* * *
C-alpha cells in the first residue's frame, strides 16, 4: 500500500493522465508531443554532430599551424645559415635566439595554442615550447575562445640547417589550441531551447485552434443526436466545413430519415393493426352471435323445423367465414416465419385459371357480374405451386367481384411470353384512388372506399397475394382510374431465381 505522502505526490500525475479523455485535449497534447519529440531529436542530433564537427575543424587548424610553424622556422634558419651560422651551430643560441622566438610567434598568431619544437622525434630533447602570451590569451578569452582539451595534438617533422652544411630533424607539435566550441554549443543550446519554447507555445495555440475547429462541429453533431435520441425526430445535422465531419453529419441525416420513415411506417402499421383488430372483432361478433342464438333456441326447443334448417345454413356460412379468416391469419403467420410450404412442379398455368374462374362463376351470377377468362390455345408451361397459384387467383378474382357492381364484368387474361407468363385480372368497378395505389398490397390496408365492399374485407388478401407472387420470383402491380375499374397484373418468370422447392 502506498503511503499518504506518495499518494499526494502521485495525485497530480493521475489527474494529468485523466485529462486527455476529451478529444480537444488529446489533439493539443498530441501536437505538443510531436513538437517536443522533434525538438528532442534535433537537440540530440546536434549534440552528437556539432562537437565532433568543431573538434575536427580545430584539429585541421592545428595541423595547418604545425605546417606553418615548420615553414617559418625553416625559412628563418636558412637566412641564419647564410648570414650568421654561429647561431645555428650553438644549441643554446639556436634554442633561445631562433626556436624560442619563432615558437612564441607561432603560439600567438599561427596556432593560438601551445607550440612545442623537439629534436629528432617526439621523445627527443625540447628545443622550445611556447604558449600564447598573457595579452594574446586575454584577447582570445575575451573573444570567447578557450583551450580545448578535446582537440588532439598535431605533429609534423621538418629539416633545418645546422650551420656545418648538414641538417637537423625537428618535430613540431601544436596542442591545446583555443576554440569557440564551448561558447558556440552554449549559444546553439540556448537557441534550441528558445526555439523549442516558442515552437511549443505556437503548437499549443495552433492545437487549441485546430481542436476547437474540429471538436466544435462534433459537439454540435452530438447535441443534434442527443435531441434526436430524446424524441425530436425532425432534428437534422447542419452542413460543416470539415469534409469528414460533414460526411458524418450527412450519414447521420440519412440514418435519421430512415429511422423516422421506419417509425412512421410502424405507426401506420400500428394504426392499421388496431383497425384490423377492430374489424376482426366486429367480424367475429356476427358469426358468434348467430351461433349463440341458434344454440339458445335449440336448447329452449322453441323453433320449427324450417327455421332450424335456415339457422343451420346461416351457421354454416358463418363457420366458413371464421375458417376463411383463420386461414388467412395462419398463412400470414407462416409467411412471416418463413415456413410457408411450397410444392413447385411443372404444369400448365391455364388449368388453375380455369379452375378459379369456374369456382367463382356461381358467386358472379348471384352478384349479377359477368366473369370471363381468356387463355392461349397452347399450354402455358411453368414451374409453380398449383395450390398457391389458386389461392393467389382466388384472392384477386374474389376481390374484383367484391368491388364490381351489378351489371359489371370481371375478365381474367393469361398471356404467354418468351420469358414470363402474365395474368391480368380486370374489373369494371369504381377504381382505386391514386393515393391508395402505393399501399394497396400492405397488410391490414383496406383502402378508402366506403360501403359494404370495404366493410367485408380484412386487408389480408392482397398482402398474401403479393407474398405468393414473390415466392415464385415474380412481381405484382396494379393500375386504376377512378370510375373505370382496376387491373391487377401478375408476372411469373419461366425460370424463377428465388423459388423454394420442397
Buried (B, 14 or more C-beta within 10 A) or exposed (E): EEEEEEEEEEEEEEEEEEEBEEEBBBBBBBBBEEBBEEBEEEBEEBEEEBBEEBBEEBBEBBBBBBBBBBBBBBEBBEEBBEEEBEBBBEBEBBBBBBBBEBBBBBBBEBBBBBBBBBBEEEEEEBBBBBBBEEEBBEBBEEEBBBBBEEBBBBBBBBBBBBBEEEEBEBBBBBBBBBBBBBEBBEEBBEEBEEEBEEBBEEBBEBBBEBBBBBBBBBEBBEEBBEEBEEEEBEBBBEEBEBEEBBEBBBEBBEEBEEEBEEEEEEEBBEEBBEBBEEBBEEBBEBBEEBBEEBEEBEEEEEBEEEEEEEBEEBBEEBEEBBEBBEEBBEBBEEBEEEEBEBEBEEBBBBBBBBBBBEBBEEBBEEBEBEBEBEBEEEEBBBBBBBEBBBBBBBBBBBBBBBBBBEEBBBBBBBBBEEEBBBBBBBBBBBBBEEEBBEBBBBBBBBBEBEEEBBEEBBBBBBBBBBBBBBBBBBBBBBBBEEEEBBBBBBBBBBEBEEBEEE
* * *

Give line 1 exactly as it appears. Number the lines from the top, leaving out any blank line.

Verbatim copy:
C-alpha cells in the first residue's frame, strides 16, 4: 500500500493522465508531443554532430599551424645559415635566439595554442615550447575562445640547417589550441531551447485552434443526436466545413430519415393493426352471435323445423367465414416465419385459371357480374405451386367481384411470353384512388372506399397475394382510374431465381 505522502505526490500525475479523455485535449497534447519529440531529436542530433564537427575543424587548424610553424622556422634558419651560422651551430643560441622566438610567434598568431619544437622525434630533447602570451590569451578569452582539451595534438617533422652544411630533424607539435566550441554549443543550446519554447507555445495555440475547429462541429453533431435520441425526430445535422465531419453529419441525416420513415411506417402499421383488430372483432361478433342464438333456441326447443334448417345454413356460412379468416391469419403467420410450404412442379398455368374462374362463376351470377377468362390455345408451361397459384387467383378474382357492381364484368387474361407468363385480372368497378395505389398490397390496408365492399374485407388478401407472387420470383402491380375499374397484373418468370422447392 502506498503511503499518504506518495499518494499526494502521485495525485497530480493521475489527474494529468485523466485529462486527455476529451478529444480537444488529446489533439493539443498530441501536437505538443510531436513538437517536443522533434525538438528532442534535433537537440540530440546536434549534440552528437556539432562537437565532433568543431573538434575536427580545430584539429585541421592545428595541423595547418604545425605546417606553418615548420615553414617559418625553416625559412628563418636558412637566412641564419647564410648570414650568421654561429647561431645555428650553438644549441643554446639556436634554442633561445631562433626556436624560442619563432615558437612564441607561432603560439600567438599561427596556432593560438601551445607550440612545442623537439629534436629528432617526439621523445627527443625540447628545443622550445611556447604558449600564447598573457595579452594574446586575454584577447582570445575575451573573444570567447578557450583551450580545448578535446582537440588532439598535431605533429609534423621538418629539416633545418645546422650551420656545418648538414641538417637537423625537428618535430613540431601544436596542442591545446583555443576554440569557440564551448561558447558556440552554449549559444546553439540556448537557441534550441528558445526555439523549442516558442515552437511549443505556437503548437499549443495552433492545437487549441485546430481542436476547437474540429471538436466544435462534433459537439454540435452530438447535441443534434442527443435531441434526436430524446424524441425530436425532425432534428437534422447542419452542413460543416470539415469534409469528414460533414460526411458524418450527412450519414447521420440519412440514418435519421430512415429511422423516422421506419417509425412512421410502424405507426401506420400500428394504426392499421388496431383497425384490423377492430374489424376482426366486429367480424367475429356476427358469426358468434348467430351461433349463440341458434344454440339458445335449440336448447329452449322453441323453433320449427324450417327455421332450424335456415339457422343451420346461416351457421354454416358463418363457420366458413371464421375458417376463411383463420386461414388467412395462419398463412400470414407462416409467411412471416418463413415456413410457408411450397410444392413447385411443372404444369400448365391455364388449368388453375380455369379452375378459379369456374369456382367463382356461381358467386358472379348471384352478384349479377359477368366473369370471363381468356387463355392461349397452347399450354402455358411453368414451374409453380398449383395450390398457391389458386389461392393467389382466388384472392384477386374474389376481390374484383367484391368491388364490381351489378351489371359489371370481371375478365381474367393469361398471356404467354418468351420469358414470363402474365395474368391480368380486370374489373369494371369504381377504381382505386391514386393515393391508395402505393399501399394497396400492405397488410391490414383496406383502402378508402366506403360501403359494404370495404366493410367485408380484412386487408389480408392482397398482402398474401403479393407474398405468393414473390415466392415464385415474380412481381405484382396494379393500375386504376377512378370510375373505370382496376387491373391487377401478375408476372411469373419461366425460370424463377428465388423459388423454394420442397